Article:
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How to Use Student Loans for Living Expenses

Student loans can be used to pay for all college costs, including living expenses. But you can borrow only up to the school’s cost of attendance, minus any financial aid.
May 11, 2018
Loans, Student Loans
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Student loans are intended to pay for college, but education costs include more than tuition. Your student loans can also pay for living expenses.

You’re limited to borrowing the school’s cost of attendance — that’s tuition and fees, books and supplies, room and board, transportation, and personal expenses —minus any aid you receive.

Each college determines the cost of attendance, which covers expenses for one academic year and is adjusted yearly. Schools calculate numbers for on-campus, off-campus and commuter students, as well as for in-state and out-of-state tuition.

Both federal and private loans are disbursed directly to your school, which takes out tuition, fees and room and board if you live on campus. Any remaining funds from the loan will be distributed to you, according to your school’s policy. You may then return any funds you don’t need or use the money for living expenses, transportation, and books and supplies.

» MORE: How to get a student loan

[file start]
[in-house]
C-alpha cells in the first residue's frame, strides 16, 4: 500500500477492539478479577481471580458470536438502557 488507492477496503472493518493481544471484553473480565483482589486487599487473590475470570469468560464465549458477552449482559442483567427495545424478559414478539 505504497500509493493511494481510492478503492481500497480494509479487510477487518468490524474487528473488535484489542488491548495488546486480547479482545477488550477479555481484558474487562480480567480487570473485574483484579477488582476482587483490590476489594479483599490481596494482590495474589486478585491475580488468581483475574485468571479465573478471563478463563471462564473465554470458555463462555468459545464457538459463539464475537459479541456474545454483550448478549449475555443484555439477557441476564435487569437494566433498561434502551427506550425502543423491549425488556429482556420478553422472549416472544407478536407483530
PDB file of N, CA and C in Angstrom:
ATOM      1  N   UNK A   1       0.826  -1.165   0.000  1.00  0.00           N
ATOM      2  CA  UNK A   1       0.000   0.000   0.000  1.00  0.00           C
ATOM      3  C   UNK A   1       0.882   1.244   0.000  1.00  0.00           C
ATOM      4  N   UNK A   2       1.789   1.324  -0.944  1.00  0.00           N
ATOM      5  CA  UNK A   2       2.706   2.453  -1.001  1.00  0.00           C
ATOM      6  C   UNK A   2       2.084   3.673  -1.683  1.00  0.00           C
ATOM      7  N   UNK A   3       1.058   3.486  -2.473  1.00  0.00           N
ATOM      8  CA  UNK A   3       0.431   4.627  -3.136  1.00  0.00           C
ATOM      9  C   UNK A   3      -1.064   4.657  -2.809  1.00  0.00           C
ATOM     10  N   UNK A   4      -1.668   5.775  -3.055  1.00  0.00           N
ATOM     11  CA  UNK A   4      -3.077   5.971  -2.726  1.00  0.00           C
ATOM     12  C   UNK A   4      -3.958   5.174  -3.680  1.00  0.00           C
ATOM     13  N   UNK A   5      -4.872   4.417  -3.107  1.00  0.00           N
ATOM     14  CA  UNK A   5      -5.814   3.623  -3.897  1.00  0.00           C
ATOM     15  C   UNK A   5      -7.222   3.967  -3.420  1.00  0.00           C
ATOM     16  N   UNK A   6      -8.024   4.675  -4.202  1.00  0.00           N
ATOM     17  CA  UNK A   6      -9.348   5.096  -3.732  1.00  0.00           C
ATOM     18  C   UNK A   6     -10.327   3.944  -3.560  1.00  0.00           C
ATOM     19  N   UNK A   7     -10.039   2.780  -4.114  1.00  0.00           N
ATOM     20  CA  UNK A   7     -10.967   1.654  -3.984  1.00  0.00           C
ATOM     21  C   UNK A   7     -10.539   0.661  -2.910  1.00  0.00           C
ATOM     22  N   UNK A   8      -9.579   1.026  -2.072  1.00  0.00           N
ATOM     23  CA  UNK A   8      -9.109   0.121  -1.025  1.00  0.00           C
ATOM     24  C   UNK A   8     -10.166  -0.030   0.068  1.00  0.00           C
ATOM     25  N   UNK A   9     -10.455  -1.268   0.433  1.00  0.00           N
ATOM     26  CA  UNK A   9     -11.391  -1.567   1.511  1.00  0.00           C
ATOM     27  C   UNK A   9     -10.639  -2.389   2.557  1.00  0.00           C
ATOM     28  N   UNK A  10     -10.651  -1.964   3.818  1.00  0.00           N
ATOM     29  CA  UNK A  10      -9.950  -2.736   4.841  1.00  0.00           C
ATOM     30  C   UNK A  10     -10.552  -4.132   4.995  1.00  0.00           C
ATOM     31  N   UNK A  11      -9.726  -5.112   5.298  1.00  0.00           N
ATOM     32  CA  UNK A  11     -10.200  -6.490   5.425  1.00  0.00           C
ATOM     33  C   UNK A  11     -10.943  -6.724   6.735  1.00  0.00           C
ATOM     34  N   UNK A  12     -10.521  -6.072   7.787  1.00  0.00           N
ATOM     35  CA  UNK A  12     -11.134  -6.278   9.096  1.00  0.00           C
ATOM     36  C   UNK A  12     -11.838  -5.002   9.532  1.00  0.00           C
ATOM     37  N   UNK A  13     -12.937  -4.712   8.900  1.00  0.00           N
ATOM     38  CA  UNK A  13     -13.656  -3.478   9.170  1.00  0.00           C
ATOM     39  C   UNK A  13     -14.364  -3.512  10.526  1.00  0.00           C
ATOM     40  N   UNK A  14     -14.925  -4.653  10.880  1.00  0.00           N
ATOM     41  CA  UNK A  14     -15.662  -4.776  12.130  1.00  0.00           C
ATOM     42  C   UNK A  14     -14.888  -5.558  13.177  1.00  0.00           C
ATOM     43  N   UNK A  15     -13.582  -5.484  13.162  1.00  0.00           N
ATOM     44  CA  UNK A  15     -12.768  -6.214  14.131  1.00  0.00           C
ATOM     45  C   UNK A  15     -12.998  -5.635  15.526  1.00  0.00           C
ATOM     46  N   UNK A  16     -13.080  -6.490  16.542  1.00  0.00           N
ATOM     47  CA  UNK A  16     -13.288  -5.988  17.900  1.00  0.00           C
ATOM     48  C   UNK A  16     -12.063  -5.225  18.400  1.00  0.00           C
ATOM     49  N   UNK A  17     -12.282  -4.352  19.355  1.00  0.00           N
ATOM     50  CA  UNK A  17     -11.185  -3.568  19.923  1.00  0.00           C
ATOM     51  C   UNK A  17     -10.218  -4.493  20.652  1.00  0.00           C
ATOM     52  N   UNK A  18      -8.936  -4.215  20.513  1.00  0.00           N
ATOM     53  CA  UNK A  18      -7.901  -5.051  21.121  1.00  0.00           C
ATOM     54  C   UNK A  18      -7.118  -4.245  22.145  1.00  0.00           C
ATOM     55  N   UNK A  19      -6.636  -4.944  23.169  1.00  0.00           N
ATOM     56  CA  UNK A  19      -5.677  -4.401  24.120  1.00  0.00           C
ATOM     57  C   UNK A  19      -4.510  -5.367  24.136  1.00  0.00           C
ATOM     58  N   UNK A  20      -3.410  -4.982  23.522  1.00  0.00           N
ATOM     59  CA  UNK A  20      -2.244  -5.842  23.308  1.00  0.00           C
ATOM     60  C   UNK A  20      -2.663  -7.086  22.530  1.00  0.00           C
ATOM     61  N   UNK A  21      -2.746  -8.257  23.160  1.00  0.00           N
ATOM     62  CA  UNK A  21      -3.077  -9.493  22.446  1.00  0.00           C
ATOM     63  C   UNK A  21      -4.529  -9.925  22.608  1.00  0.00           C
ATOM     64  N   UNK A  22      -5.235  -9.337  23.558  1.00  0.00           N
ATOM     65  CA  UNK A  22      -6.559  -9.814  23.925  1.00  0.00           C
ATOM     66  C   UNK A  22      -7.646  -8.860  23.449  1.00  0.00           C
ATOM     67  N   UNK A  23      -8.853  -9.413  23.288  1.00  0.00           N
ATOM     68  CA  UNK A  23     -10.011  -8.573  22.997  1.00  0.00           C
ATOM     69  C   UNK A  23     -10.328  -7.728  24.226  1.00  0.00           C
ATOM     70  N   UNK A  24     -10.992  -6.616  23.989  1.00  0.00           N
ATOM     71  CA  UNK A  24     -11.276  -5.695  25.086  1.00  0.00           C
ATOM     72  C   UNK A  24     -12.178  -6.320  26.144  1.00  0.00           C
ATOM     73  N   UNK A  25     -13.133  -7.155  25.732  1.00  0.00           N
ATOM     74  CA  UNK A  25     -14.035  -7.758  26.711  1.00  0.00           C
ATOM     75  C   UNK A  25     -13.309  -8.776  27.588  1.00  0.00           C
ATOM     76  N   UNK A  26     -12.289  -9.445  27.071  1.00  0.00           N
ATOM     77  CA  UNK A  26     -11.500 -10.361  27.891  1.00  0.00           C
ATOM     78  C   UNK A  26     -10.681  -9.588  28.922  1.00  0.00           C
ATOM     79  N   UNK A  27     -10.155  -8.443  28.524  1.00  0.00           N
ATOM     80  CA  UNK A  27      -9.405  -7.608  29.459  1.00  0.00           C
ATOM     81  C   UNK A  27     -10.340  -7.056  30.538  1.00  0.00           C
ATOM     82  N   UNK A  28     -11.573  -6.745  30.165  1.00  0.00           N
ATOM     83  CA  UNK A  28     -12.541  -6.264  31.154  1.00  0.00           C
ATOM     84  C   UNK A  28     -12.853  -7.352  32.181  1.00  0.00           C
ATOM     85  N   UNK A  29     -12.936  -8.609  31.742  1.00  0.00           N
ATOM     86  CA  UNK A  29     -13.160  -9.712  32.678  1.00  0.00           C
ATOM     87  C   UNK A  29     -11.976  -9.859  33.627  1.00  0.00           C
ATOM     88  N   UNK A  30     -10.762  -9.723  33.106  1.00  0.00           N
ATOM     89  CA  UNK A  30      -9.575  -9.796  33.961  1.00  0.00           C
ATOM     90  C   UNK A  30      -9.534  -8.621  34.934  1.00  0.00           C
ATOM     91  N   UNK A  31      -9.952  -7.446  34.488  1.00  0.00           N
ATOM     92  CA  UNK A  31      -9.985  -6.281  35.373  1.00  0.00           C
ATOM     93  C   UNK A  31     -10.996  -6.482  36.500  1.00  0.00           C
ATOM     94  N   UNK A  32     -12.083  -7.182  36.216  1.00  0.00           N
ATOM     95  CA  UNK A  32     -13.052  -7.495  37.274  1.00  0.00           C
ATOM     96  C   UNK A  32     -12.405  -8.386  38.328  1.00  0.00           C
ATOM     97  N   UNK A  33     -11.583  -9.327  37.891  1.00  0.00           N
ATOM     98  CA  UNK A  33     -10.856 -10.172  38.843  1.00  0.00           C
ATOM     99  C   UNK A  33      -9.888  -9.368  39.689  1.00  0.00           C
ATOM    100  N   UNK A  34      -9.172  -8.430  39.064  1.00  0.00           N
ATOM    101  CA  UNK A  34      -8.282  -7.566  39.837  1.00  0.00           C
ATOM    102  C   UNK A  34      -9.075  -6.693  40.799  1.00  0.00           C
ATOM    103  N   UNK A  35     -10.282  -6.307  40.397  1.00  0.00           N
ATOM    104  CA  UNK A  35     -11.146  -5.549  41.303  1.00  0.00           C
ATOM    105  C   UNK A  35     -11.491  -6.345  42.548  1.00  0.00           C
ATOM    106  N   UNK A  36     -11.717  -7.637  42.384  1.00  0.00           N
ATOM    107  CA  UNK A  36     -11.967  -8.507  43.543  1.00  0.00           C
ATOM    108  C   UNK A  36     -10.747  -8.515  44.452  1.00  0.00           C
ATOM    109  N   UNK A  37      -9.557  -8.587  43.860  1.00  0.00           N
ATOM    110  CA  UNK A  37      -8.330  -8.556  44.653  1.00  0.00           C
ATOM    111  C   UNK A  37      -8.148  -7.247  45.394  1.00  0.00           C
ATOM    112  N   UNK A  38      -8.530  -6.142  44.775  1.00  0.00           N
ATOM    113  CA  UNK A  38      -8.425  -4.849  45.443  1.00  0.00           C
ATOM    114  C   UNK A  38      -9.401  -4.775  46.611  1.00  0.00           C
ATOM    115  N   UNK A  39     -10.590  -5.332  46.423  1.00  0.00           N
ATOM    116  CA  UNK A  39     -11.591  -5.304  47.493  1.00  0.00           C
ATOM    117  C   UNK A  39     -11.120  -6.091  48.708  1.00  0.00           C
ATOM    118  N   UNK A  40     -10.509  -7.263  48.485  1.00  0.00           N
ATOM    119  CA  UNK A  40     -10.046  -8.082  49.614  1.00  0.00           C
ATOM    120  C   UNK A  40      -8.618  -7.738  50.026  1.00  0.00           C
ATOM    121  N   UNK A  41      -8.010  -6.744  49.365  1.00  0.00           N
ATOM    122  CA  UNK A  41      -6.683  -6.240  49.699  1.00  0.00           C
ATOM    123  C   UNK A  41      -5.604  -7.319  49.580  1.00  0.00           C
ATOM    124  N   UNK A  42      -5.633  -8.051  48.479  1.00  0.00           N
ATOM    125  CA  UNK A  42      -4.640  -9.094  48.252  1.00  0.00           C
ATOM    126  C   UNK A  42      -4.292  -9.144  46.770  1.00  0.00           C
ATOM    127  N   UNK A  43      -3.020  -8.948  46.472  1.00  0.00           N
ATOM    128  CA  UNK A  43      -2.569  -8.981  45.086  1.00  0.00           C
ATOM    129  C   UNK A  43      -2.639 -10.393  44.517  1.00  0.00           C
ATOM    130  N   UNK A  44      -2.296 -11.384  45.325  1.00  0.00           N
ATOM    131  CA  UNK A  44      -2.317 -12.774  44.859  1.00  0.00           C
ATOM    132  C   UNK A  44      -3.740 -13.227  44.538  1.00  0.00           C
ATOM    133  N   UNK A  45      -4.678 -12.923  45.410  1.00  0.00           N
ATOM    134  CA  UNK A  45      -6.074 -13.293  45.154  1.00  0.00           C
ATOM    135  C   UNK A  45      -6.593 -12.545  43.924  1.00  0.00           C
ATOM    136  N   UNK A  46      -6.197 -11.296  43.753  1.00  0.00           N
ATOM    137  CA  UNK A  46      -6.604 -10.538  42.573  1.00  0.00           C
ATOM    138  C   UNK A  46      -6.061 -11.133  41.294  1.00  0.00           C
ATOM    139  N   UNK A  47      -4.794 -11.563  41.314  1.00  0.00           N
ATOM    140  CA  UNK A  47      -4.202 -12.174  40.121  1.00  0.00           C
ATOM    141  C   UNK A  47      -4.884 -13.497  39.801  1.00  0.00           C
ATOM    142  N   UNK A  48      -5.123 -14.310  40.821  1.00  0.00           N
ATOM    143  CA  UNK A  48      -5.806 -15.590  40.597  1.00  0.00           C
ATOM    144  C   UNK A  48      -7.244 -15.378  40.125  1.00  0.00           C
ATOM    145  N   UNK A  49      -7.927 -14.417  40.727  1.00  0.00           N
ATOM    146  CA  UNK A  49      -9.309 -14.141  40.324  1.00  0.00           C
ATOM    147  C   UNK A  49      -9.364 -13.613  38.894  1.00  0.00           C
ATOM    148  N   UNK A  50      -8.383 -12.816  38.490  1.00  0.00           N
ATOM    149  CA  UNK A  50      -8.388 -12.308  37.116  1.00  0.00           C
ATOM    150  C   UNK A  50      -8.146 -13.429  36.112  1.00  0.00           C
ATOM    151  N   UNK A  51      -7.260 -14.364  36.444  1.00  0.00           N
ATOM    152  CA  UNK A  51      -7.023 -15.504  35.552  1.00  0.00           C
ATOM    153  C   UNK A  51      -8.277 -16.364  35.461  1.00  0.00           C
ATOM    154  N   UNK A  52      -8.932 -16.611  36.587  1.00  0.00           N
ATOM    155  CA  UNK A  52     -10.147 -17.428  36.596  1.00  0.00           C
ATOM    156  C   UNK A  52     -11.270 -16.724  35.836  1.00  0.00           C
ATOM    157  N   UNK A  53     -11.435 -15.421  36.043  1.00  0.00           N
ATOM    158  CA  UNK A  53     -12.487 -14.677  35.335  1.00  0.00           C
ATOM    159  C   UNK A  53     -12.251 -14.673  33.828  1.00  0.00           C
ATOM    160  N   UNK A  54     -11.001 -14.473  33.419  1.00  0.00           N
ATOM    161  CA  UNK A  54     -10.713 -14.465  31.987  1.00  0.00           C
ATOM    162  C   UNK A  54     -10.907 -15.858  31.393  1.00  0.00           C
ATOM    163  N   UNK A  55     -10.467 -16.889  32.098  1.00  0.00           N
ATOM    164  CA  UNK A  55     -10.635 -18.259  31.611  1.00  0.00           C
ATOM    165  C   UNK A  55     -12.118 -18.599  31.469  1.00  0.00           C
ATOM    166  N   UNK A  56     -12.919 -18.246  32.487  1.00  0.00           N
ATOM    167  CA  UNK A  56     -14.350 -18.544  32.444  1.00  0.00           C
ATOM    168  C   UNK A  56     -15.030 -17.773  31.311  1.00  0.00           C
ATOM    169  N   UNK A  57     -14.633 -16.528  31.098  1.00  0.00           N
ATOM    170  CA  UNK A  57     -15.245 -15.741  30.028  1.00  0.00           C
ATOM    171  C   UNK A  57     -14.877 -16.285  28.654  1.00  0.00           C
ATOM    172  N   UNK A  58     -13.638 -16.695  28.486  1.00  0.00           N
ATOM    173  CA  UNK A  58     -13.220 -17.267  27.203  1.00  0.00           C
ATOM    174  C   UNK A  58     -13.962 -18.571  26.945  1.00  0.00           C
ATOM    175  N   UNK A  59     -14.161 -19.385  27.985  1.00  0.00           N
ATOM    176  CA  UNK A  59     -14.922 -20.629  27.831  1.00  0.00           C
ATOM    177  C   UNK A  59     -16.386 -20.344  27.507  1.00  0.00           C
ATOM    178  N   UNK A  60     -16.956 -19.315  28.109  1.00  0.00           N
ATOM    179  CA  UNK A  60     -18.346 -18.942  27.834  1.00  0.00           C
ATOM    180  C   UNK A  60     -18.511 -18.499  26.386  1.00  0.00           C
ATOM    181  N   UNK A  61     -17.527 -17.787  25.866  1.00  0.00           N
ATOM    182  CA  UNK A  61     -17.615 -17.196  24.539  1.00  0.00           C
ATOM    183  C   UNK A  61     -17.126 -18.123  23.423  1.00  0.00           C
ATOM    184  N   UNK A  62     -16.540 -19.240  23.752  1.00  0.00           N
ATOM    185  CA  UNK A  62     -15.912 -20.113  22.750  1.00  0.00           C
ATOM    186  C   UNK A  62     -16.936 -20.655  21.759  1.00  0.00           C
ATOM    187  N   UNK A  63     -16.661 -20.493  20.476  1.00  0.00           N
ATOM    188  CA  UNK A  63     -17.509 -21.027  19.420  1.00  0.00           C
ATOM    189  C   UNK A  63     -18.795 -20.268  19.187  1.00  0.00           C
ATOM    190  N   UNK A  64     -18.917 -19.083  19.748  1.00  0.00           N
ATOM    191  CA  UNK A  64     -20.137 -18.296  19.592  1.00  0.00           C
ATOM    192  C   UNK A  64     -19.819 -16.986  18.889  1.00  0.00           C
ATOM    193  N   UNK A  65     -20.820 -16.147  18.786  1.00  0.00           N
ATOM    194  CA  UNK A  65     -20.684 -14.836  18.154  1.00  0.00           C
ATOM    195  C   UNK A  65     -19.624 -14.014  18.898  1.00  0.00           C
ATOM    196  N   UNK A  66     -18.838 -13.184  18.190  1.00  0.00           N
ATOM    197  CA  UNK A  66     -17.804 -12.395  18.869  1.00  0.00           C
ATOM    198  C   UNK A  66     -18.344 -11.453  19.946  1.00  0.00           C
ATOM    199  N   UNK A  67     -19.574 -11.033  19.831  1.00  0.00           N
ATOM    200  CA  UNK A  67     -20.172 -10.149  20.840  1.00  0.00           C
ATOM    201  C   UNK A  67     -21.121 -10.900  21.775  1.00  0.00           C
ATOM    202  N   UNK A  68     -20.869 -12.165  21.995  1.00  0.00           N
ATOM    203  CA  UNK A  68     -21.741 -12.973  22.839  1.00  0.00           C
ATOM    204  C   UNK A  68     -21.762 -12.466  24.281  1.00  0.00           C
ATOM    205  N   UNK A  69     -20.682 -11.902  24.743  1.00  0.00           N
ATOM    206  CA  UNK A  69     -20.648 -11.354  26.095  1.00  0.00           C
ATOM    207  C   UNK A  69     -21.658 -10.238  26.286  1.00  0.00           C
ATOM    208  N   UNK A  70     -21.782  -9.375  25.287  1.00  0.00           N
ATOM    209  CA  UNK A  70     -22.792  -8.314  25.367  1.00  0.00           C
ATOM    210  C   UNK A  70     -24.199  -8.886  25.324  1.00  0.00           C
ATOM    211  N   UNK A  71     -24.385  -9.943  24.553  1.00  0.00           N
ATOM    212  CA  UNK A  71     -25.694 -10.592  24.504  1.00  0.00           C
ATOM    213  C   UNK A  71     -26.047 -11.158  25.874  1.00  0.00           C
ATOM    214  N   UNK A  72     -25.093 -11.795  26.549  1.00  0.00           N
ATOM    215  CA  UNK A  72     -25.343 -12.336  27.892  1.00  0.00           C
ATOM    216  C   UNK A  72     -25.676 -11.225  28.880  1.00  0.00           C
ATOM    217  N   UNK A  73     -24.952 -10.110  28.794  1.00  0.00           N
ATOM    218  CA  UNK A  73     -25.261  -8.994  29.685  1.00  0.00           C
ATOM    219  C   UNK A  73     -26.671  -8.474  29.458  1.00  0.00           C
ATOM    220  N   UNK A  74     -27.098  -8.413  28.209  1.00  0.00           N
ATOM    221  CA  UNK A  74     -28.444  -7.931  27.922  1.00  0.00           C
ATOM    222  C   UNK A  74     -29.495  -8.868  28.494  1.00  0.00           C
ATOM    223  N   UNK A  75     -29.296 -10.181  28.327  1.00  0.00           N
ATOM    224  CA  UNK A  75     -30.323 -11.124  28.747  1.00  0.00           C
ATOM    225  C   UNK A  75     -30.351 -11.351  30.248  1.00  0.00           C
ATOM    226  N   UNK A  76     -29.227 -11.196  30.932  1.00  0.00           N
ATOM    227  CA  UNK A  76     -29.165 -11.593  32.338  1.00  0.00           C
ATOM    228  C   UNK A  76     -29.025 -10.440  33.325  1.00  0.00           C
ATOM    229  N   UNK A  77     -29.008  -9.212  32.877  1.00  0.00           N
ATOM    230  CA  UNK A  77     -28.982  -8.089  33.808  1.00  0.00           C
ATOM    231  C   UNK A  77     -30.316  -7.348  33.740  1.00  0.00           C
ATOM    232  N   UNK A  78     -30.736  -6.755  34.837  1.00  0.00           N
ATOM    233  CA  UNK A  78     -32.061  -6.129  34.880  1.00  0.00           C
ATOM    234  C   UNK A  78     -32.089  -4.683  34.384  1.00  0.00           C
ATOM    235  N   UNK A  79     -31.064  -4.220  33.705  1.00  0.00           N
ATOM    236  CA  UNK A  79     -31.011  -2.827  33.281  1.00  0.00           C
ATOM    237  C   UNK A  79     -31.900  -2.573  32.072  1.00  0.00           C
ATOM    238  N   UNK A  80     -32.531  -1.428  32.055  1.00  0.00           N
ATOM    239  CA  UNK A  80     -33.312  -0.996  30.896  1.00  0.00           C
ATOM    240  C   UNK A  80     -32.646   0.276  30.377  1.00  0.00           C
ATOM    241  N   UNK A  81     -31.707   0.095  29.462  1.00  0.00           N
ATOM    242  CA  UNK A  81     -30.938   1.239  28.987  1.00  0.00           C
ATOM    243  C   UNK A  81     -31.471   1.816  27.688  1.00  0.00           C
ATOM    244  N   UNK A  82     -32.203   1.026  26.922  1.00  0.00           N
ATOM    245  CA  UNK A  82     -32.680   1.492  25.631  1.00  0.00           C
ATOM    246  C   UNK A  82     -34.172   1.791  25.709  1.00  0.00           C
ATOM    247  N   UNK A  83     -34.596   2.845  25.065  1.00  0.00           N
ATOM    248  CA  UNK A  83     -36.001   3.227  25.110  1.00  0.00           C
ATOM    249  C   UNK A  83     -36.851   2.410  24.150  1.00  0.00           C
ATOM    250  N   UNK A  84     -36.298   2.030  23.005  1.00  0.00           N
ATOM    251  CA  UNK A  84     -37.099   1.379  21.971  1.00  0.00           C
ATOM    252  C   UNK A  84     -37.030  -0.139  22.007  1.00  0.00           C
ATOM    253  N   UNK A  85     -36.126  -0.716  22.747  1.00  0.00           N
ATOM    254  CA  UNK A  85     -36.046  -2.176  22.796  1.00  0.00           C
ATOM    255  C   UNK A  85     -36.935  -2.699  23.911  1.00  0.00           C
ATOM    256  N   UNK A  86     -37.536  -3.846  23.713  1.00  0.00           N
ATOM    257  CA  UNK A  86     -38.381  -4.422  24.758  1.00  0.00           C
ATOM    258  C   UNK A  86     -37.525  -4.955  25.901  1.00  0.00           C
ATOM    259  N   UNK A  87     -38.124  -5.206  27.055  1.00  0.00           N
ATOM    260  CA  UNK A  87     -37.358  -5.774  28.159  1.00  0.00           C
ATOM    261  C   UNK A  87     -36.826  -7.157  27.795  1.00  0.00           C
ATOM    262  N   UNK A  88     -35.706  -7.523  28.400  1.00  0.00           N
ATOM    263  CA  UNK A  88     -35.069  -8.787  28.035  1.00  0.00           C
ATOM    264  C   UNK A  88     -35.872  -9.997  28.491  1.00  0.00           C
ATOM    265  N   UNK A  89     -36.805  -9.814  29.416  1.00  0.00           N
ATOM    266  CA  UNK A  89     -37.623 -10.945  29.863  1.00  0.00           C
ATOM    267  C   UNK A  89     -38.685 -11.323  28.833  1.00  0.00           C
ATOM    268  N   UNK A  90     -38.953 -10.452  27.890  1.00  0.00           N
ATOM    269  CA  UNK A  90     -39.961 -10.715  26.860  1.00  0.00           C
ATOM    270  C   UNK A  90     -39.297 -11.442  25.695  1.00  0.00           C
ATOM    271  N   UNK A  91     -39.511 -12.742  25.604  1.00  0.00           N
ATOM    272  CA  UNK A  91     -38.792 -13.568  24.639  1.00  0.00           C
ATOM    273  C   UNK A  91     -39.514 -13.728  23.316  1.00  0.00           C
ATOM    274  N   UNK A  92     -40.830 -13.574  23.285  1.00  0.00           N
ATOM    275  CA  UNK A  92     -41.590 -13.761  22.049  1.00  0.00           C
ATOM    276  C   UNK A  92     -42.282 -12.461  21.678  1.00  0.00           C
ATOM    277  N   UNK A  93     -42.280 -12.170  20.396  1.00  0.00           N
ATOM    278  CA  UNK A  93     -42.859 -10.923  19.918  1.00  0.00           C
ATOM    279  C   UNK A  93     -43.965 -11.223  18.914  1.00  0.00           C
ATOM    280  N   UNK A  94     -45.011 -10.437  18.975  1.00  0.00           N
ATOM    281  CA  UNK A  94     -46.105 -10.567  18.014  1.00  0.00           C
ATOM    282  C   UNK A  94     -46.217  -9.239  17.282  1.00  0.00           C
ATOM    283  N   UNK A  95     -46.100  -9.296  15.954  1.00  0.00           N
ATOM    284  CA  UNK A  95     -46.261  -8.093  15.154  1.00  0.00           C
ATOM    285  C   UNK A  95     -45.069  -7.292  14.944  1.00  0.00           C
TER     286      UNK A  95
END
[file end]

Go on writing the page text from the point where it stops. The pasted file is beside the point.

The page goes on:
The following examples are compiled from guidance set by the Federal Student Aid office and private student loan lenders.

What you can use student loans to pay for

  • Tuition and fees
  • On-campus room and board
  • Off-campus housing and utilities
  • Transportation, including gas, tolls, buses and trains
  • Books, supplies and equipment related to your major
  • Miscellaneous personal supplies, including toiletries and medication
  • Housing supplies, including linens, a microwave and dishes
  • Groceries
  • Care for dependents, as long as you let your school’s financial aid office know this allowance should be factored into your aid package
  • Fees for professional testing, licensing and certificates
  • Study abroad program costs

What you shouldn’t use your student loans for

  • Entertainment, such as concert tickets and Netflix subscriptions
  • Pricey electronics, such as an oversized television or sound system
  • Travel, vacations or hotel stays
  • A new car, motorcycle or a bicycle
  • Nightly takeout or delivery food
  • A down payment or repairs on a home or car
  • Small business expenses
  • Other debt, such as personal loans, auto loans and credit cards
  • Anyone else’s education costs
Generally, no one is tracking how you spend your student loan money. But, you could face consequences if your lender finds out you misused student loan funds. Depending on your lender’s policy, your current loan and any future loan options may be terminated, and you could immediately owe the full balance of what you already used. The bigger deterrent to wasting borrowed money is that you have to pay it back — with interest.
You can borrow to pay for living expenses, but that doesn’t mean you always should. You may be better off getting a part-time job while in school, tapping your savings or building up some cash by working during school breaks. This way you can pay for living expenses upfront without taking on more debt.

 

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